The original stone spire was built in 1320. Unfortunately, in the 1940s this was found to be unsafe and the top two thirds were removed. Funds were painstakingly collected over the next 20 years. However, as the money came in, the cost ‘spiralled’ until it was obvious that a stone re-build was not viable and by this time the ‘stump’ had decayed. So in 1972 a fibreglass copy of the original, complete with its re-gilded original weathercock, was put in place by a 240ft crane, at the time the largest crane in Europe. Unfortunately the weather cock later blew off in a gale!
The spire can be seen up and down the valley for miles and stands, as originally intended, to lift our eyes upward to remind us of the greatness of God.
Grave of Robert Jones VC: 2nd Battalion of the 24th Regiment of Foot; Battle of Rorkes Drift, Zulu War, South Africa, 1879. Following his childhood in South Wales and his traumatic time under service of his Queen, Robert Jones (with his wife and children) settled in Peterchurch to work as a gardener at Crossways House for Major De la Hay. He died as a result of gunshot wounds sustained when he slipped on a path during his work. An inquest held at the Boughton Arms Hotel concluded that he had intentionally taken his own life. He was buried here in the peace and quiet of the churchyard adjoining the path leading from the church and the ancient yew tree into the village. His descendants still live locally and his grave is cared for by them and by his old regiment. There is more about Robert Jones in the scrap books and photo albums in church.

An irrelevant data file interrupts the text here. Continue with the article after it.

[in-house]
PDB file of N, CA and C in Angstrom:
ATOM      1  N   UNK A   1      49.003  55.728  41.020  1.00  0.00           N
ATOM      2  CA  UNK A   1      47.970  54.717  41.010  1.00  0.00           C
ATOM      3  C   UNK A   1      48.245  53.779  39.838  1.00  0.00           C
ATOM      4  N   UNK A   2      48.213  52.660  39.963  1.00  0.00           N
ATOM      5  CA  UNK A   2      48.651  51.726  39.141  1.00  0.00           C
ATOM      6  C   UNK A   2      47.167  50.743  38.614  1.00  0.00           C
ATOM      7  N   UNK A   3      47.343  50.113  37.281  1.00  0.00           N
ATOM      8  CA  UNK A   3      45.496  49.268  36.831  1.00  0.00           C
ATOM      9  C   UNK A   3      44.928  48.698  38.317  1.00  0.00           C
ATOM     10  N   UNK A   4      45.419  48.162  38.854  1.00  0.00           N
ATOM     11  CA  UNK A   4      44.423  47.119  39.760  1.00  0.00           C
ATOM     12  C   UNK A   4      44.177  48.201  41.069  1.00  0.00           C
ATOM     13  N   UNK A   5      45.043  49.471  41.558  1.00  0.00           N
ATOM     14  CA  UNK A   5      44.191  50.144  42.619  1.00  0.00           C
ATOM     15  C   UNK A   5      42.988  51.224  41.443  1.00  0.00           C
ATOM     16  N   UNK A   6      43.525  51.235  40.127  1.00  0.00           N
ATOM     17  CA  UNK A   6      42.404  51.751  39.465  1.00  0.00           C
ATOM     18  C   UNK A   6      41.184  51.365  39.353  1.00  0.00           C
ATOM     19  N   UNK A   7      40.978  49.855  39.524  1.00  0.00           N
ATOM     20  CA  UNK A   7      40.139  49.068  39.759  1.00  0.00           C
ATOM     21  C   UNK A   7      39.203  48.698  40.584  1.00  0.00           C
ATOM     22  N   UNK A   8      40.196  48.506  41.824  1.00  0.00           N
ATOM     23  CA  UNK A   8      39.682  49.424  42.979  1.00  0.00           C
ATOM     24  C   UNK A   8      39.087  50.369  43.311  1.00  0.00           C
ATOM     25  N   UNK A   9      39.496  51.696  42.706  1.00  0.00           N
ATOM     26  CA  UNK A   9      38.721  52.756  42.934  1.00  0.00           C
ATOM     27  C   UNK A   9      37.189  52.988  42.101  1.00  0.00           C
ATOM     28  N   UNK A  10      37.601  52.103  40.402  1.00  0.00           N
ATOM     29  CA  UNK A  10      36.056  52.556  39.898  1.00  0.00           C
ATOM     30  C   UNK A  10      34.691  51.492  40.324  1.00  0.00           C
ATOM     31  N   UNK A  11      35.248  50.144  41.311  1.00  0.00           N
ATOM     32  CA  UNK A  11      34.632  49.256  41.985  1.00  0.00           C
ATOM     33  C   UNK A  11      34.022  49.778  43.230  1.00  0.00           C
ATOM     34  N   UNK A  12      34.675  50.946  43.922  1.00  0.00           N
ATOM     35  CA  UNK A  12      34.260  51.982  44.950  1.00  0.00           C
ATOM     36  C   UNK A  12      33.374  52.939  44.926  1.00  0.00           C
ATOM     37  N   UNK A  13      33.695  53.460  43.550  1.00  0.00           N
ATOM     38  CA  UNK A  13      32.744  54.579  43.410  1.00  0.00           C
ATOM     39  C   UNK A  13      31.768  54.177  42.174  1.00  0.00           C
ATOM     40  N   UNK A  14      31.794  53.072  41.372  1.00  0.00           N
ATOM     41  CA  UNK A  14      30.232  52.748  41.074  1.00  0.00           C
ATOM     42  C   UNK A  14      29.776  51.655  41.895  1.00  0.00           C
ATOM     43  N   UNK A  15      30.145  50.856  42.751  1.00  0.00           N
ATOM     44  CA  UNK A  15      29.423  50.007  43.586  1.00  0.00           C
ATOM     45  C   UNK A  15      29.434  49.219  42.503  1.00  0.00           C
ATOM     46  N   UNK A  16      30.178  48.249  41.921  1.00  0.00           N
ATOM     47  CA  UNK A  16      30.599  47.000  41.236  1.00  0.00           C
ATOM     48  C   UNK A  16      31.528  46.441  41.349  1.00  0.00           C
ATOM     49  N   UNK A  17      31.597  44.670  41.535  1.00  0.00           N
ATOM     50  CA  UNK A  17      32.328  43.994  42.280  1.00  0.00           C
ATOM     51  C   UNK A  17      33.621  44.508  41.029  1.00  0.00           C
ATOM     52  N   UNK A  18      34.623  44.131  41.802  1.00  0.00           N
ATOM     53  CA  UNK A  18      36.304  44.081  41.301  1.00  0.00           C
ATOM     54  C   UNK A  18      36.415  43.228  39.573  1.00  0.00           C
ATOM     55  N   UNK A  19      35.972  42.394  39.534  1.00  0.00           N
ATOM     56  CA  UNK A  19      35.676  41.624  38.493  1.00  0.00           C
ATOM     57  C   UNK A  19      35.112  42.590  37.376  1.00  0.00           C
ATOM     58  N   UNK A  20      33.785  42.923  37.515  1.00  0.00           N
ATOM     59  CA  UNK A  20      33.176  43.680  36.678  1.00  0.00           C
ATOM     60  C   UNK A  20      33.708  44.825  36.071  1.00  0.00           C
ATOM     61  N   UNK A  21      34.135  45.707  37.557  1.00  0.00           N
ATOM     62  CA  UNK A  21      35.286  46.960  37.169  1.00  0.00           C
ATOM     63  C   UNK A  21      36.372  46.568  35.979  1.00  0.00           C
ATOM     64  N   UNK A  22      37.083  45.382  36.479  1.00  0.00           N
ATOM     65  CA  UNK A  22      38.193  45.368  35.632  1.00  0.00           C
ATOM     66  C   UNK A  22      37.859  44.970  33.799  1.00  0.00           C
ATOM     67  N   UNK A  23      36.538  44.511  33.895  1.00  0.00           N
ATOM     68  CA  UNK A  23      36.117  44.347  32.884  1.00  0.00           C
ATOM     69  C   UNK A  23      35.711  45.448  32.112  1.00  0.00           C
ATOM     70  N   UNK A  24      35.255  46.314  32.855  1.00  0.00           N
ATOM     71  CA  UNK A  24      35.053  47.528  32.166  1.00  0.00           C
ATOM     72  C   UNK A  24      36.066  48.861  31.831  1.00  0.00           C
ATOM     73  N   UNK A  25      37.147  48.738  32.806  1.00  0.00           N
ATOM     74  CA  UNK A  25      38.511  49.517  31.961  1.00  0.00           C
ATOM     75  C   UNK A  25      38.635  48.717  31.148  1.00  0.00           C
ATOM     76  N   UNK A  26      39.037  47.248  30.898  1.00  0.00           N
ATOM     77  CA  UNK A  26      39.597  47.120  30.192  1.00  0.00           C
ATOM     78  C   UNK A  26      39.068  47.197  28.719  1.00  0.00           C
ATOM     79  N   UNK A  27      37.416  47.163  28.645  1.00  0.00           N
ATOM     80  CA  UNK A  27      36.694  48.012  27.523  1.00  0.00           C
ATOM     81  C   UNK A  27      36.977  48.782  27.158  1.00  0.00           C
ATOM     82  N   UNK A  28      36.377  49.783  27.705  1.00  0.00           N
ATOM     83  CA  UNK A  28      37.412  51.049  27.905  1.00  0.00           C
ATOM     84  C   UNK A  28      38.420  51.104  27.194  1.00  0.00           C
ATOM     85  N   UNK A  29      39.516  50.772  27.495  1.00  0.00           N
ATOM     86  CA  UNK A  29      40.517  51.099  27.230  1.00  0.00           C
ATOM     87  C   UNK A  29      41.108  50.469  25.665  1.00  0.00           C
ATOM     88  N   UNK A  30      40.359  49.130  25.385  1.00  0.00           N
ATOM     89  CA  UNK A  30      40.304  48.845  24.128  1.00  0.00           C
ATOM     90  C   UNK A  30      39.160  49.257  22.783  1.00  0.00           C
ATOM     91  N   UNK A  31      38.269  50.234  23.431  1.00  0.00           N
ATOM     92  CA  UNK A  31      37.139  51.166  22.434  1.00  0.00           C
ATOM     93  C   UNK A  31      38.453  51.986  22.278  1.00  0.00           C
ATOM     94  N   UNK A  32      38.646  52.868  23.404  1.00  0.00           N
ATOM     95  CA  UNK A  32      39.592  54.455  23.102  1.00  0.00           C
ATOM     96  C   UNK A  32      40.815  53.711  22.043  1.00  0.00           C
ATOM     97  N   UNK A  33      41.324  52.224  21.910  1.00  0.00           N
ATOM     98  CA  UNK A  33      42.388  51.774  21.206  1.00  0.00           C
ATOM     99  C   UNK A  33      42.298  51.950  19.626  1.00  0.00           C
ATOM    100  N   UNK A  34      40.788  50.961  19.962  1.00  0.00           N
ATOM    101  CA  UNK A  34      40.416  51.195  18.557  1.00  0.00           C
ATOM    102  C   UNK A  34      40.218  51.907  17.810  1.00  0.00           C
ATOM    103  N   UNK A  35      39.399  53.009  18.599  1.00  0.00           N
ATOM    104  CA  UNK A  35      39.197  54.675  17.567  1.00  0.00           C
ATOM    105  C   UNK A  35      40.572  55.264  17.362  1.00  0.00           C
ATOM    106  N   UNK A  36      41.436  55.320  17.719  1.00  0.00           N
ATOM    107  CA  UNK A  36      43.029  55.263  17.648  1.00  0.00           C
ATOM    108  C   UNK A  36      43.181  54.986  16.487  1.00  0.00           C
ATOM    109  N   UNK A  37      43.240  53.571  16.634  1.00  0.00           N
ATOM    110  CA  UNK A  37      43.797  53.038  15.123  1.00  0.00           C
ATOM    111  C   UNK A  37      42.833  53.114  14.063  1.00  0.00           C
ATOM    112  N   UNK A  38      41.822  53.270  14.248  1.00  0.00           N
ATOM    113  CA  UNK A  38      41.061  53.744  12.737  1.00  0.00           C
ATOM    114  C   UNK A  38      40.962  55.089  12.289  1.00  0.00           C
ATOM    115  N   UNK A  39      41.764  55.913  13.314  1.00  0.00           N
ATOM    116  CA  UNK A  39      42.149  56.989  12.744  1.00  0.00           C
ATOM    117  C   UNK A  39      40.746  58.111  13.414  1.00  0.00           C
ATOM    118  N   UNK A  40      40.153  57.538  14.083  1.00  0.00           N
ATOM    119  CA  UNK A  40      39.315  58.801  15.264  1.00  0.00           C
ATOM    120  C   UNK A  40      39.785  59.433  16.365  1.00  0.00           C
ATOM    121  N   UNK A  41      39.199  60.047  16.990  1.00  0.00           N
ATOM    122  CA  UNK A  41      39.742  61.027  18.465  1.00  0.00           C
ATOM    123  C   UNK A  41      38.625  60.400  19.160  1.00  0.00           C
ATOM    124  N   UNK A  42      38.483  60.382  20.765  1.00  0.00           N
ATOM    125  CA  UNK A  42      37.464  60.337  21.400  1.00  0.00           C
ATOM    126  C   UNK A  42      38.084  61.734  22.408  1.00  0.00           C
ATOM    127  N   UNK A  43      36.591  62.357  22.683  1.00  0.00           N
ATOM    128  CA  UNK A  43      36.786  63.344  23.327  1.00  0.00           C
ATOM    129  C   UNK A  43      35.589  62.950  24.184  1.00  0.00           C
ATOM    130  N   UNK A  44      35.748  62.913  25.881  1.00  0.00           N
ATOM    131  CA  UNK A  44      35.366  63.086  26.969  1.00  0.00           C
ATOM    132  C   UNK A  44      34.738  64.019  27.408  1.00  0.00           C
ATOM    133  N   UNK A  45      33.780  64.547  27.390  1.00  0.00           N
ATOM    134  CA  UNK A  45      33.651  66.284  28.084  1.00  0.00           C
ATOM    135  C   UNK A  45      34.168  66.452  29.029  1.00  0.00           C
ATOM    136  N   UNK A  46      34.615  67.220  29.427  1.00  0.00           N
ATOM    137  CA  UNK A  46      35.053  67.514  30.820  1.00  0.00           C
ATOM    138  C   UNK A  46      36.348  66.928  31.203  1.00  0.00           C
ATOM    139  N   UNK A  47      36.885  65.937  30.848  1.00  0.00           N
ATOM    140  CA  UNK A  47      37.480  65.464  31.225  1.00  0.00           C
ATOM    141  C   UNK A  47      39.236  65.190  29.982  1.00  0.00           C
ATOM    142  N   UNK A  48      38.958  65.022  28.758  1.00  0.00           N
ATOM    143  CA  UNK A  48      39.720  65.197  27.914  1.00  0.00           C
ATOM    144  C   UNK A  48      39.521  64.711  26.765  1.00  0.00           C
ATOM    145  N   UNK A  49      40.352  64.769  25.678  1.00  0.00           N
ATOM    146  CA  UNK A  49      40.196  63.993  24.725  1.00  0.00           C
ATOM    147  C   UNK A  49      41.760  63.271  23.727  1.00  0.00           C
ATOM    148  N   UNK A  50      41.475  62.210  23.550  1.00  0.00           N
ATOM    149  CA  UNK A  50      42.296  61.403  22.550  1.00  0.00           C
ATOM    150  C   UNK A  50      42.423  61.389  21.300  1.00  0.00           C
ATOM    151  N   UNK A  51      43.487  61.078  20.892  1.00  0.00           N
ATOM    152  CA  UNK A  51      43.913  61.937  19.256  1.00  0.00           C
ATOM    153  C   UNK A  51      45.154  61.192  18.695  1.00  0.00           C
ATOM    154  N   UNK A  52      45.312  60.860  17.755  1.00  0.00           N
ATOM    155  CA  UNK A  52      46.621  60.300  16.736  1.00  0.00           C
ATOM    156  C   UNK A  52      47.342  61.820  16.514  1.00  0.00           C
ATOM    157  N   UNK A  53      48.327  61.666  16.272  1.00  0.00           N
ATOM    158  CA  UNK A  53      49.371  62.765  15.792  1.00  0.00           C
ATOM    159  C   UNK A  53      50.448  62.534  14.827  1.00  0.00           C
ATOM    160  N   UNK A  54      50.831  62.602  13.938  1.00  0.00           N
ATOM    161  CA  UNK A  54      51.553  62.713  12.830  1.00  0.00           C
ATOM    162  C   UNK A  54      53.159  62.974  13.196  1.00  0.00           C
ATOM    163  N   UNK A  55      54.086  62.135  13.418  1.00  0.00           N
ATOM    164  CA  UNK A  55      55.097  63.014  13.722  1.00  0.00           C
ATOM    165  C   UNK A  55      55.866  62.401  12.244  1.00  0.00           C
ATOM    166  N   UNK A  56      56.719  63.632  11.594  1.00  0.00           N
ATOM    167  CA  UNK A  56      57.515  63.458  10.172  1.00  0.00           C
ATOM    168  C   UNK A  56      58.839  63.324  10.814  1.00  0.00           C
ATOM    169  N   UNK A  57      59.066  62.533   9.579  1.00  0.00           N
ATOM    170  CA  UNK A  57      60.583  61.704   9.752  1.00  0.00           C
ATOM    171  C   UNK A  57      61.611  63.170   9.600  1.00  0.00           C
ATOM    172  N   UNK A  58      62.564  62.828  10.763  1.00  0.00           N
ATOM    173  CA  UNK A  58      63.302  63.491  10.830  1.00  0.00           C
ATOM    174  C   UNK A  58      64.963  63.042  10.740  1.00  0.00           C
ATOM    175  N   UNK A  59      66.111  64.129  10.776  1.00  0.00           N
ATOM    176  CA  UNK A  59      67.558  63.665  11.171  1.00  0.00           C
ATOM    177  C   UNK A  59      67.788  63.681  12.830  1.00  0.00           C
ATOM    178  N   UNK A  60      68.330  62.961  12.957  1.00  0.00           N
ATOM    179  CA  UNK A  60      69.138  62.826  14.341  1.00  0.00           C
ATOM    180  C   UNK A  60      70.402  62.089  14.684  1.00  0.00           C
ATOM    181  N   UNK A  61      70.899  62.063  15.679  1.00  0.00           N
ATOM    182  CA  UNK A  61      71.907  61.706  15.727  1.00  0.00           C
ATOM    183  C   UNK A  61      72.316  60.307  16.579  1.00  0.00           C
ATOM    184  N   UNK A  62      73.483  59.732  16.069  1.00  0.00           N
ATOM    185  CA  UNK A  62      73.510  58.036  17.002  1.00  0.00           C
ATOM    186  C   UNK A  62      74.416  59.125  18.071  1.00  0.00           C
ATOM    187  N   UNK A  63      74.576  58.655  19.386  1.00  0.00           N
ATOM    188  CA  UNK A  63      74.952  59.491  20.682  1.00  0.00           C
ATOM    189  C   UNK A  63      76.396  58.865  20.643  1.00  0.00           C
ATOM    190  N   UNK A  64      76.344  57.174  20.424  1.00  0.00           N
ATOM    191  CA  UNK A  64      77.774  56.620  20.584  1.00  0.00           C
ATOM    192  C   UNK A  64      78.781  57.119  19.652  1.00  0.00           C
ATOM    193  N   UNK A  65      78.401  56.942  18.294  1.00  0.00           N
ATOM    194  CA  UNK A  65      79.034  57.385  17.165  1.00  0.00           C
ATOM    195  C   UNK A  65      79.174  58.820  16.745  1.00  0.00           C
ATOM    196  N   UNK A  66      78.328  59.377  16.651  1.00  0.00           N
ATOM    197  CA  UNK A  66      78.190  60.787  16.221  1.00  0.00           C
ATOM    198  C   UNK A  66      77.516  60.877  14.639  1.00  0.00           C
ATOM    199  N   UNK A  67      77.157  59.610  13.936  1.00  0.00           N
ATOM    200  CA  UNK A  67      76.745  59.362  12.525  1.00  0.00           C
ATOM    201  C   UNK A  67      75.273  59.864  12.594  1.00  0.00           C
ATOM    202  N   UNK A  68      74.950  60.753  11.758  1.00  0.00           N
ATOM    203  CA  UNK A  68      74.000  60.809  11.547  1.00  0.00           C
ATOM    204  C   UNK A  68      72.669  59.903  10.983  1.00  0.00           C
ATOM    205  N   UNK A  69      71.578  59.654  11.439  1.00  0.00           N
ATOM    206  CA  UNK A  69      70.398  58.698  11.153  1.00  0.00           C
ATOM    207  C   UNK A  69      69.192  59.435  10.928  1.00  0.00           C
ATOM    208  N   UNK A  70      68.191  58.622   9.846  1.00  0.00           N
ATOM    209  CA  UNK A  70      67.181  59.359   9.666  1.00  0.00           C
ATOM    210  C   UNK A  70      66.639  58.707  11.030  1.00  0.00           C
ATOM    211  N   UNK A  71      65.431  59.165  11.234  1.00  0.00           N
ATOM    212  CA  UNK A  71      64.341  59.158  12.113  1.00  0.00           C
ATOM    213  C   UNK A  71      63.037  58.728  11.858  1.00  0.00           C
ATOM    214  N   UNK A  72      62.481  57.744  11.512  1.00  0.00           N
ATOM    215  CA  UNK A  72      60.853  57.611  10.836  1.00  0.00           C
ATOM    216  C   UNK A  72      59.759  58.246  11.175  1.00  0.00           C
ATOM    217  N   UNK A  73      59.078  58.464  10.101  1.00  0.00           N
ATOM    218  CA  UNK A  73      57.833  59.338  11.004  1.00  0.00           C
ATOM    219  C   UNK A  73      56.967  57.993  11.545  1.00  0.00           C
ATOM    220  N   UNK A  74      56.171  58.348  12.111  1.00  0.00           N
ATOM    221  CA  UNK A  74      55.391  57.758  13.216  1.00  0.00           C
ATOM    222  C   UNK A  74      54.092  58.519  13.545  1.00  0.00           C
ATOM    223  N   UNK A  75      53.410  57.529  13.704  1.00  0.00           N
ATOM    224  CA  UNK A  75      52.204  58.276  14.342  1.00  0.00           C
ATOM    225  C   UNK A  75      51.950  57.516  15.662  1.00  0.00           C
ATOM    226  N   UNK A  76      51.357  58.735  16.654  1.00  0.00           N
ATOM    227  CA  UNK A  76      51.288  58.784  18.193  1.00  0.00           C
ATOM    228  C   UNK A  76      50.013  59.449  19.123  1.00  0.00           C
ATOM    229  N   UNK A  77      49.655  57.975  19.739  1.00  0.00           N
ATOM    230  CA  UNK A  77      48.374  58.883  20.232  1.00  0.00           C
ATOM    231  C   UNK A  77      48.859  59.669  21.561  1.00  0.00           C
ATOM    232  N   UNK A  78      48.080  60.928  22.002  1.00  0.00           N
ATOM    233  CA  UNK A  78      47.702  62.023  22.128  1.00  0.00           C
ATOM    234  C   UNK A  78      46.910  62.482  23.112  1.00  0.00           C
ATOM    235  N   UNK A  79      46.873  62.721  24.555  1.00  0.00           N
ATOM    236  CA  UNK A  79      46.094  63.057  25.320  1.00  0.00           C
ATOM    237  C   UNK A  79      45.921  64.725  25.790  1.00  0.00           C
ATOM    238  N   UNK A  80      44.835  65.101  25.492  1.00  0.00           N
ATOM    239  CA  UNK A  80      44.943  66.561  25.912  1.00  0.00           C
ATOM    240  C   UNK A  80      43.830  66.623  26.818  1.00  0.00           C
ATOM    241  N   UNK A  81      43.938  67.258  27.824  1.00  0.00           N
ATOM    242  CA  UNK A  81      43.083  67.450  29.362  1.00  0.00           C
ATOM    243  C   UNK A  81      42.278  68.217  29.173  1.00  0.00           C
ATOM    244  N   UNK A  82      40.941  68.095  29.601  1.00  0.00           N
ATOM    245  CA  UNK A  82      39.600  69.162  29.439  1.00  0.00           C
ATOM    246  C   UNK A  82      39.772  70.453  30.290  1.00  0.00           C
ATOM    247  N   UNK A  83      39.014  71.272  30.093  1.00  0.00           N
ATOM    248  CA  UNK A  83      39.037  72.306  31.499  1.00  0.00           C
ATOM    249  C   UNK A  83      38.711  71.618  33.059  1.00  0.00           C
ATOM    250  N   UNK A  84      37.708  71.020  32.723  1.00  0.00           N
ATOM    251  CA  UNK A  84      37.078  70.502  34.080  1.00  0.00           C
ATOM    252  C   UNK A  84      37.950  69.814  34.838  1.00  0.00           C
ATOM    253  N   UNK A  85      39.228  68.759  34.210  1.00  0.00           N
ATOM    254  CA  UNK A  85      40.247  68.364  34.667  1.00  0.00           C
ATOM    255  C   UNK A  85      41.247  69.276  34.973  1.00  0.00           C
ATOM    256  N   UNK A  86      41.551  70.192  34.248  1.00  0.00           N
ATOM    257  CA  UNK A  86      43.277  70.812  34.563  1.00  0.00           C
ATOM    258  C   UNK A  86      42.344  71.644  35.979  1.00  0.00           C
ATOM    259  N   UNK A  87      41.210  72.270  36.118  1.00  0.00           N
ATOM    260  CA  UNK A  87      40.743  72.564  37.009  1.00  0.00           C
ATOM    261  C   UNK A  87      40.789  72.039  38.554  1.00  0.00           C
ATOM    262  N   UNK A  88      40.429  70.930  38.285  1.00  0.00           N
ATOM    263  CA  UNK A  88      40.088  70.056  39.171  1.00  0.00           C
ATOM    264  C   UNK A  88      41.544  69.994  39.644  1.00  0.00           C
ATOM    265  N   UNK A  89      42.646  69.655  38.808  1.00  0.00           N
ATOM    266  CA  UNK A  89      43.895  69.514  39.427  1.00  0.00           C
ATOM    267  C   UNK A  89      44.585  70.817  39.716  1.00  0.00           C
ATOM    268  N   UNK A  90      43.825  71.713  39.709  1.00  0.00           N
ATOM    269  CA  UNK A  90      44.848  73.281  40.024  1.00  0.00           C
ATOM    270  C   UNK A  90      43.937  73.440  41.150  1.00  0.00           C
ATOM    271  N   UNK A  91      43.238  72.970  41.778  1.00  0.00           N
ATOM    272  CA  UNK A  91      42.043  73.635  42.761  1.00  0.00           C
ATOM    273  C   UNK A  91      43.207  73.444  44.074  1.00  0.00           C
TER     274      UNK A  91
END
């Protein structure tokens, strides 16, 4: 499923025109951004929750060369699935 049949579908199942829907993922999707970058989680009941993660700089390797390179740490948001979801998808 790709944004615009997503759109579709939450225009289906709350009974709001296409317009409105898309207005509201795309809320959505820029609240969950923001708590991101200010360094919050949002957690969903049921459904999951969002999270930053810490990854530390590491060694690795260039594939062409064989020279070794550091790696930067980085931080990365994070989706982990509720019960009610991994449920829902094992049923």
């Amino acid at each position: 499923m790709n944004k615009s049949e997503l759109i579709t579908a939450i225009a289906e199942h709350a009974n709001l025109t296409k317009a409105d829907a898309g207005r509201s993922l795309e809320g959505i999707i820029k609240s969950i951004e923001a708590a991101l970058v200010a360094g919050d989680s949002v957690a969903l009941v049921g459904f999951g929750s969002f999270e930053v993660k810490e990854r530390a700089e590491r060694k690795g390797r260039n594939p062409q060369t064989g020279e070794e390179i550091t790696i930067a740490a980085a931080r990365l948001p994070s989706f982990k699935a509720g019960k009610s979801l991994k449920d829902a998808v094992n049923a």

The Yew Tree
The yew tree in St Peter’s Church churchyard has long been known for its great age. Historically it was understood to be 750 years old, but a recent re dating carried out by Alun Meredith has put it, incredibly, at over 3,000 years old! It is believed that there are around 300 Yew trees in the UK that are 1000 yearsold, but yew trees that are 3000 years old and over are extremely rare with only 12 recorded in the country. Such specimens are consequently of particular importance, scientifically, ecologically, historically and culturally.